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Outcomes and excess costs among patients with cardiovascular disease

Research output: Contribution to journalJournal article

Published
  • Zanfina Ademi
  • Danny Liew
  • Ella Zomer
  • Alexandra Gorelik
  • Bruce Hollingsworth
  • Ph. Gabriel Steg
  • Deepak L. Bhatt
  • Christopher M. Reid
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<mark>Journal publication date</mark>2013
<mark>Journal</mark>Heart, Lung and Circulation
Issue number9
Volume22
Number of pages7
Pages (from-to)724-730
Publication statusPublished
Original languageEnglish

Abstract

Objective
To report on two-year cardiovascular (CV) event rates and quantify the cost of cardiovascular disease using the Australian Reduction of Atherothrombosis for Continued Health (REACH) registry.

Methods
Prospective registry of 2873 patients with multiple risk factors (MRF), coronary artery disease (CAD), cerebrovascular disease (CerVD) and peripheral artery disease (PAD), recruited through 273 Australian general practitioners. Government reimbursement data from 2011 was used to calculate direct health care costs (pharmaceuticals, outpatient and hospitalisation costs). The main outcome of interest was two-year rates and associated excess costs of cardiovascular death, myocardial infarction, stroke, and hospitalisation for cardiovascular procedures.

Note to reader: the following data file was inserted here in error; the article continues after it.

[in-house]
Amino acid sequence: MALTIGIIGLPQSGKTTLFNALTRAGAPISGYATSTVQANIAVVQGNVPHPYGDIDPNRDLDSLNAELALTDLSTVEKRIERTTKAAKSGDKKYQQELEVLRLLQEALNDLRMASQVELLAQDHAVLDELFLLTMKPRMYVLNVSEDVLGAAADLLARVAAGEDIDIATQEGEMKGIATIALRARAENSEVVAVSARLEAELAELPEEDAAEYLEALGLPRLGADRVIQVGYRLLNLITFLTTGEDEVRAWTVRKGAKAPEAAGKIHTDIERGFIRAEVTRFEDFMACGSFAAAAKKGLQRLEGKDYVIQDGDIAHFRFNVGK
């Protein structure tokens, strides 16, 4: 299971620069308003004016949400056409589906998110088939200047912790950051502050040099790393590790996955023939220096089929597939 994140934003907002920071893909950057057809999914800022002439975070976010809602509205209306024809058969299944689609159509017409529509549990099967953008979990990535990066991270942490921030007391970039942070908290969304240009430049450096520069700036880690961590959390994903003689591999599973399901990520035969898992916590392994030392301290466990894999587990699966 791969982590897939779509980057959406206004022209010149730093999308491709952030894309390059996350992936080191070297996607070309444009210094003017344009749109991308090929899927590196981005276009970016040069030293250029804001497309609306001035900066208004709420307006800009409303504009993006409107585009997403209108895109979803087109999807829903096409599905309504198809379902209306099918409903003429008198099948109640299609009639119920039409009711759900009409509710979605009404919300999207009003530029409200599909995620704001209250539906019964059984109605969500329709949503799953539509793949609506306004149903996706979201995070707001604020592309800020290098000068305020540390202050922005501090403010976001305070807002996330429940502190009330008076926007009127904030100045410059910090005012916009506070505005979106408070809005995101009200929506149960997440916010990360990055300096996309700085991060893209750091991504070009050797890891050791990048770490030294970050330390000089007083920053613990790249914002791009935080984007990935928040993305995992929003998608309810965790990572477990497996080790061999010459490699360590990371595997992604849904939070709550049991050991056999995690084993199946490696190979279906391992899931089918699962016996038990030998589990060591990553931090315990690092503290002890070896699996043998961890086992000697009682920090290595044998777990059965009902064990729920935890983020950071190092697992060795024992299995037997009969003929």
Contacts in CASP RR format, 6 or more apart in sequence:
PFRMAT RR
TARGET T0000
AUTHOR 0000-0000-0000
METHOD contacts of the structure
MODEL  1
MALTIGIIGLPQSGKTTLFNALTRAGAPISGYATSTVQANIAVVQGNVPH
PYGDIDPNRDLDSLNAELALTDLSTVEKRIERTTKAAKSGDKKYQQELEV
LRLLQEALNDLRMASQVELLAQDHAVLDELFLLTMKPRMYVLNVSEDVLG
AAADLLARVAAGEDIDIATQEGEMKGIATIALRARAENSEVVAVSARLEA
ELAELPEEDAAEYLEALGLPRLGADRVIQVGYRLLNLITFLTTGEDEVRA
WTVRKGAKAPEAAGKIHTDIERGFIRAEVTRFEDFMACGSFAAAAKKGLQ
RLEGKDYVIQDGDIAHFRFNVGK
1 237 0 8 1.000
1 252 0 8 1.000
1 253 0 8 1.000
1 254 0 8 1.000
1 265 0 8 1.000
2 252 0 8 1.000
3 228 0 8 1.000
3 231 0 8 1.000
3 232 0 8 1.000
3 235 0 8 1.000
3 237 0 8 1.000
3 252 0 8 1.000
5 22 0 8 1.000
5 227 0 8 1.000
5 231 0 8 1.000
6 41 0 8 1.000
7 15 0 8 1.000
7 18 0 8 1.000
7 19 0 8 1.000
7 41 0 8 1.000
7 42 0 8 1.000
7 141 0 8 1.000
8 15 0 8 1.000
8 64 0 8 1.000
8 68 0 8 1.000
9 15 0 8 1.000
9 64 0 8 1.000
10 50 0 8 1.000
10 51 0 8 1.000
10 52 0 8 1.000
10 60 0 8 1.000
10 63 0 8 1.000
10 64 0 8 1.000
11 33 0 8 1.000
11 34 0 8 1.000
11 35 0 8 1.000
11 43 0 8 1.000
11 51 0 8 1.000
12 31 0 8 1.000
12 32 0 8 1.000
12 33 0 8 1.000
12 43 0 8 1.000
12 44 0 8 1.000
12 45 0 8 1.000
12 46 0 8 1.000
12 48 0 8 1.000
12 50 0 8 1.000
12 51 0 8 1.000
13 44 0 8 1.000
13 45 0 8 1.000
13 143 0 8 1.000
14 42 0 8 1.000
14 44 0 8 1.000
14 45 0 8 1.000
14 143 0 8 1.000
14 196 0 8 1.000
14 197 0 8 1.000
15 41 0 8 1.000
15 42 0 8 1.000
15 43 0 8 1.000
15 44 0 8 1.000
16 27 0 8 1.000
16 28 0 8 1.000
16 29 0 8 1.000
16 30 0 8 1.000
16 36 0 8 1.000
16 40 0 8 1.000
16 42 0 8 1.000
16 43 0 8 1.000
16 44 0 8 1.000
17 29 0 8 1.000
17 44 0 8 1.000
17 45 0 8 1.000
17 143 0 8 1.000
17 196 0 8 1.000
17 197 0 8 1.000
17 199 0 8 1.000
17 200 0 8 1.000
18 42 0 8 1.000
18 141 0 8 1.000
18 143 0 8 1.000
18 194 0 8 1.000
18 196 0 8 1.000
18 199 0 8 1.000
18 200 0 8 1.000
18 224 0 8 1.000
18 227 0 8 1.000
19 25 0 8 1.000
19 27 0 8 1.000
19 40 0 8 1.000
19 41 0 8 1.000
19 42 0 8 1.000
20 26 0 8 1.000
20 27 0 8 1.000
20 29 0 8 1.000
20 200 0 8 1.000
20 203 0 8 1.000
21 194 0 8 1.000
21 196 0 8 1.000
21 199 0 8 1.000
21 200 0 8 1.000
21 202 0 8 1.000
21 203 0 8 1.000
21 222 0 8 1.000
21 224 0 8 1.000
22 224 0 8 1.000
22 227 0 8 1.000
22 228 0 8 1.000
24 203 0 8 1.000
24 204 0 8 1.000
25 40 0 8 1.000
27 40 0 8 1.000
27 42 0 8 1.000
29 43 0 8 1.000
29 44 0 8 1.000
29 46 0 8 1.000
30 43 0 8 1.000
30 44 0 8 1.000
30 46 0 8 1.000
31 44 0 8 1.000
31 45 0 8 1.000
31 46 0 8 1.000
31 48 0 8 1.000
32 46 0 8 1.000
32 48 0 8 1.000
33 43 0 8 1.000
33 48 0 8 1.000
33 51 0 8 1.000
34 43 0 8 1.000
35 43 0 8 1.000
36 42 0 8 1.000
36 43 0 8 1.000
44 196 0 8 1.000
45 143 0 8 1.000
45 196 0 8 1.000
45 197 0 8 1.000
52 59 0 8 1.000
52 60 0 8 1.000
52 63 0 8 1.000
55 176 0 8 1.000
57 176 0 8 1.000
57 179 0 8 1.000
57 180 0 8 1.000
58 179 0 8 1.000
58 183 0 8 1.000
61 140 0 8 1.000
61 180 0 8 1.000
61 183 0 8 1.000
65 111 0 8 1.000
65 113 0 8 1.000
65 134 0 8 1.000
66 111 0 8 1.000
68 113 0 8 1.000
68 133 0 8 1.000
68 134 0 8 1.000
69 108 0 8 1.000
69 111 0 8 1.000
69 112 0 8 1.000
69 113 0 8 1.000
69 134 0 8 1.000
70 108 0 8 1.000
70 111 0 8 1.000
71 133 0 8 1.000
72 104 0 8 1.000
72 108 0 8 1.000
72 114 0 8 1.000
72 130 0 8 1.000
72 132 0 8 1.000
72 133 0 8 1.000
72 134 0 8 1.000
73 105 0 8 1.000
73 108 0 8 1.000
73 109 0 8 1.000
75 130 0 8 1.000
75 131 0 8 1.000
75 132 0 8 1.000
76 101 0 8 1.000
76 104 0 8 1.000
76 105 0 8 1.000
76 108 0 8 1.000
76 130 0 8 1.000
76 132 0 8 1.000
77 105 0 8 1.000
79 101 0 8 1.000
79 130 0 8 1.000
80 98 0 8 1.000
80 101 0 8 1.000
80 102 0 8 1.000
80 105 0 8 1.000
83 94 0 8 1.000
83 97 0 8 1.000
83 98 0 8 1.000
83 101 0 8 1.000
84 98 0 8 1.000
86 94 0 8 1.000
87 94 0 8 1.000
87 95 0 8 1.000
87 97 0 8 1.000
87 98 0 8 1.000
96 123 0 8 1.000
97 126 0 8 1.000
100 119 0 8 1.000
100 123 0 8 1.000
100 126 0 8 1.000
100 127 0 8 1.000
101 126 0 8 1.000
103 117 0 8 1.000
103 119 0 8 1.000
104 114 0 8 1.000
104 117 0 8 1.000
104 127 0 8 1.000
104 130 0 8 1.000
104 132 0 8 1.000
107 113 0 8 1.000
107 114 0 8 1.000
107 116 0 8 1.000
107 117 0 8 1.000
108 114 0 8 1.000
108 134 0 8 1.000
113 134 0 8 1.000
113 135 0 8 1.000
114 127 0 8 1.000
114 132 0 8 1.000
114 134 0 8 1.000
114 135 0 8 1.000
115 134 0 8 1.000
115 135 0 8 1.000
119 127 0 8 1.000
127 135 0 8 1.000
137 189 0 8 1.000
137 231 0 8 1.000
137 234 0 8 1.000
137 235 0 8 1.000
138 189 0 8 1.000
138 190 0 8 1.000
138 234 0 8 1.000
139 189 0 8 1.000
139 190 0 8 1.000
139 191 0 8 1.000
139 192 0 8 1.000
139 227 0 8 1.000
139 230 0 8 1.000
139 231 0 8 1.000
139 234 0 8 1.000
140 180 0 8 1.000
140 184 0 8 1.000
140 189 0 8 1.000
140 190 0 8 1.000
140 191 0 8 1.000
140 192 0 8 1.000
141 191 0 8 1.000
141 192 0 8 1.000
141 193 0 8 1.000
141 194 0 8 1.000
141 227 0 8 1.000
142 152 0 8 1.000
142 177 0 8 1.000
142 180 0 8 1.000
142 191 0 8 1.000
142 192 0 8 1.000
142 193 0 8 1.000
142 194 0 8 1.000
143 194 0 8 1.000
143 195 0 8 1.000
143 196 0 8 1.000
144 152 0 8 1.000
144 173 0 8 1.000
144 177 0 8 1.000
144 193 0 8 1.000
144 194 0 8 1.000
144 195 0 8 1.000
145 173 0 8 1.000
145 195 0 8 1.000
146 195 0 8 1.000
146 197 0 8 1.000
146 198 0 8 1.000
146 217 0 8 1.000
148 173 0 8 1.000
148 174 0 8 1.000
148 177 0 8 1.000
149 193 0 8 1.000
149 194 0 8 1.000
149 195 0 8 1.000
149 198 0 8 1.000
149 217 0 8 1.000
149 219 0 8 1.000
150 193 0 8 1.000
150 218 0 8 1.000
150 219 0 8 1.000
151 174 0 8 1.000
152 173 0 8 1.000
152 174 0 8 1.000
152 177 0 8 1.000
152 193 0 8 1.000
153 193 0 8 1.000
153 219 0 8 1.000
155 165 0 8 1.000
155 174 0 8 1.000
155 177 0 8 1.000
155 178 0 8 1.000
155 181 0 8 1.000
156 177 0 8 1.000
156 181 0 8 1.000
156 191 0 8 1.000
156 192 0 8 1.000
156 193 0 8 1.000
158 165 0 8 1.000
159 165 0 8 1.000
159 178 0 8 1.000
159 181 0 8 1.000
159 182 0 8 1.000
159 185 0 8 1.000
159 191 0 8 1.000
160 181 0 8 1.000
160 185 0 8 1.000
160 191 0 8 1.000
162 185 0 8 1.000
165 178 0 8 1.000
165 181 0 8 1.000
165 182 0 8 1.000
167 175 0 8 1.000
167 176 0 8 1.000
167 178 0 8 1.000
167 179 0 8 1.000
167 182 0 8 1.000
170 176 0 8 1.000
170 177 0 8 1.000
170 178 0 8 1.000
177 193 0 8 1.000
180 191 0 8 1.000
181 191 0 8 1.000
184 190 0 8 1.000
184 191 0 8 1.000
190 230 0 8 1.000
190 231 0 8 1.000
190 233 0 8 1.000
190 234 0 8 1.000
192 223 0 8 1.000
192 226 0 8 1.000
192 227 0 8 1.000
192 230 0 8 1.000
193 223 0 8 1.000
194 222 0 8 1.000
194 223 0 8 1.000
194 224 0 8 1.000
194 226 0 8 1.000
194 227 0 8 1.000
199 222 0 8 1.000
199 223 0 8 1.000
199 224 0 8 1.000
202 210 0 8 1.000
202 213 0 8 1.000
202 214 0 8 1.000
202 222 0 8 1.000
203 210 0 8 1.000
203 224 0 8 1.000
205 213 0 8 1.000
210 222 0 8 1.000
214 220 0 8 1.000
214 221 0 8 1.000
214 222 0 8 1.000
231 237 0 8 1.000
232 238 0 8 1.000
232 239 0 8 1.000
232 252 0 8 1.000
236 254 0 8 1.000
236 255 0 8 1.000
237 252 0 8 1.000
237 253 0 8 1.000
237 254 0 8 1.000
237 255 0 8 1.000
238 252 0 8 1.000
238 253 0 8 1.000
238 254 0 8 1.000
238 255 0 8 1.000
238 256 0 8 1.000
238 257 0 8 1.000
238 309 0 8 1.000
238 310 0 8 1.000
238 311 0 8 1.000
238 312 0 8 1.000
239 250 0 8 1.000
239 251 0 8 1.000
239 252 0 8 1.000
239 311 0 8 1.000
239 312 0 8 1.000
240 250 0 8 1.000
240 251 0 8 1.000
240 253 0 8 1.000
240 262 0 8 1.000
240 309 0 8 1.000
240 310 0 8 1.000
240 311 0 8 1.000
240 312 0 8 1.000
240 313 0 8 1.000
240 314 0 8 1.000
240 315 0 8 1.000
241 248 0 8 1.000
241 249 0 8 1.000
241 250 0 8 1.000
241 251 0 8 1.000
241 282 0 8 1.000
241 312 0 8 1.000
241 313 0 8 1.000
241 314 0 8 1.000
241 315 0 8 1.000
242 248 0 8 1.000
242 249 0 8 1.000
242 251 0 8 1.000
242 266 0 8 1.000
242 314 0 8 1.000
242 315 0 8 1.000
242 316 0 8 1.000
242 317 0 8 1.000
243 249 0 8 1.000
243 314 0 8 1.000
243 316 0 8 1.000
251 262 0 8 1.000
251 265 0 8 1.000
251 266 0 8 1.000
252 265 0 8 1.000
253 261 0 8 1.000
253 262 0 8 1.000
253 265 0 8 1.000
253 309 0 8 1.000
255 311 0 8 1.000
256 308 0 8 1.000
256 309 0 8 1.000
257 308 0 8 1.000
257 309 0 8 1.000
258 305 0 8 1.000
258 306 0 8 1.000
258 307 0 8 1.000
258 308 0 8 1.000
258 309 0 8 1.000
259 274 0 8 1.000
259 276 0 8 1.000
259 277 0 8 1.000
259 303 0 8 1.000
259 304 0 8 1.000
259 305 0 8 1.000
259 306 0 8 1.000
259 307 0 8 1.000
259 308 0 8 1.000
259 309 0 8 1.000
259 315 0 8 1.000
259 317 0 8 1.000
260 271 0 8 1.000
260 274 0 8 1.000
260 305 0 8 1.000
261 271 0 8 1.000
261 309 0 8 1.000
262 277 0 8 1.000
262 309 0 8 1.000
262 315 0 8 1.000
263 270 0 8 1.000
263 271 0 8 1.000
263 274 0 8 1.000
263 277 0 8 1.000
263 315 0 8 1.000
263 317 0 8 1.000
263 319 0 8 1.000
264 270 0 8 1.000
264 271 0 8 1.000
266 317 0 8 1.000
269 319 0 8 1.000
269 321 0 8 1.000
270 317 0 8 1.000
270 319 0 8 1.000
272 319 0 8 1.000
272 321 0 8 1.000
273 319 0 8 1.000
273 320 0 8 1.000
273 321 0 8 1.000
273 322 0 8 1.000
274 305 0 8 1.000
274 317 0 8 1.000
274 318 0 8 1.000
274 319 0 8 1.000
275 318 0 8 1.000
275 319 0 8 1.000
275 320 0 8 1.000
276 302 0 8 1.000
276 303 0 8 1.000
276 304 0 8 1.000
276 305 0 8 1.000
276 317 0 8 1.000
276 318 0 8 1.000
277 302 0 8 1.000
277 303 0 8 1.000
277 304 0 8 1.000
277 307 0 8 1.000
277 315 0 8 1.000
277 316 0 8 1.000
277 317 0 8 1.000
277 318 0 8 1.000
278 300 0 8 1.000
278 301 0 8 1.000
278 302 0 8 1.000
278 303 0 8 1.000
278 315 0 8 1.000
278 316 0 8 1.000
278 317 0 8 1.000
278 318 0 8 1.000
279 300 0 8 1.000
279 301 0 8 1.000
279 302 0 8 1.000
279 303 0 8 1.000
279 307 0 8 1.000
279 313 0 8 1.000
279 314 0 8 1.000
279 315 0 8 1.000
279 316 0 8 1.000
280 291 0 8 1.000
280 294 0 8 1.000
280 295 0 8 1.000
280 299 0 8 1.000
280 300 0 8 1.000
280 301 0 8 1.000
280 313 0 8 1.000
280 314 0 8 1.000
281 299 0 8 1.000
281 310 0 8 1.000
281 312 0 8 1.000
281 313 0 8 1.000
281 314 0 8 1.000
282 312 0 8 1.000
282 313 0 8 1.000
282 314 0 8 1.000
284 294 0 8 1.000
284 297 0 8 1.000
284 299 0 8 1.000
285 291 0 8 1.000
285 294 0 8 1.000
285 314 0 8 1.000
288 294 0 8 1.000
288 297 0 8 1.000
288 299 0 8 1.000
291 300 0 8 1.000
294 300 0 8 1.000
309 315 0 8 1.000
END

Results
The two year follow-up data were available for 2856 (99.4%) patients. Incidence of any hospitalisation and cardiovascular death was highest among those with previous history of PAD at baseline 49% (n = 126), and 5.1% (n = 13). Non-fatal cardiovascular events were highest among the PAD and CAD groups (21.8% (n = 56) and 14.1% (n = 297) respectively). Those with previous history of PAD and CerVD at baseline had the highest likelihood of CV death (OR = 2.53 (95% CI: 1.58–4.08) and OR = 1.61 (1.05–2.46) respectively) in comparison to other groups. Patients with PAD had the highest likelihood of vascular interventions OR = 3.11 (95% CI: 2.09–4.63) at two years. Overall, the mean (SD) direct expenditure over two years of follow-up per person was A$7544 (A$10,758). In the adjusted model, patients with CAD and PAD incurred A$1093 (95% CI A$24 – A$2072) and A$4890 (95% CI A$3105 – A$6869) more in mean total costs compared to patients with MRF.

Conclusions
Patients with PAD had the highest likelihood of vascular interventions and CV death, and incurred high excess costs in comparison to other groups.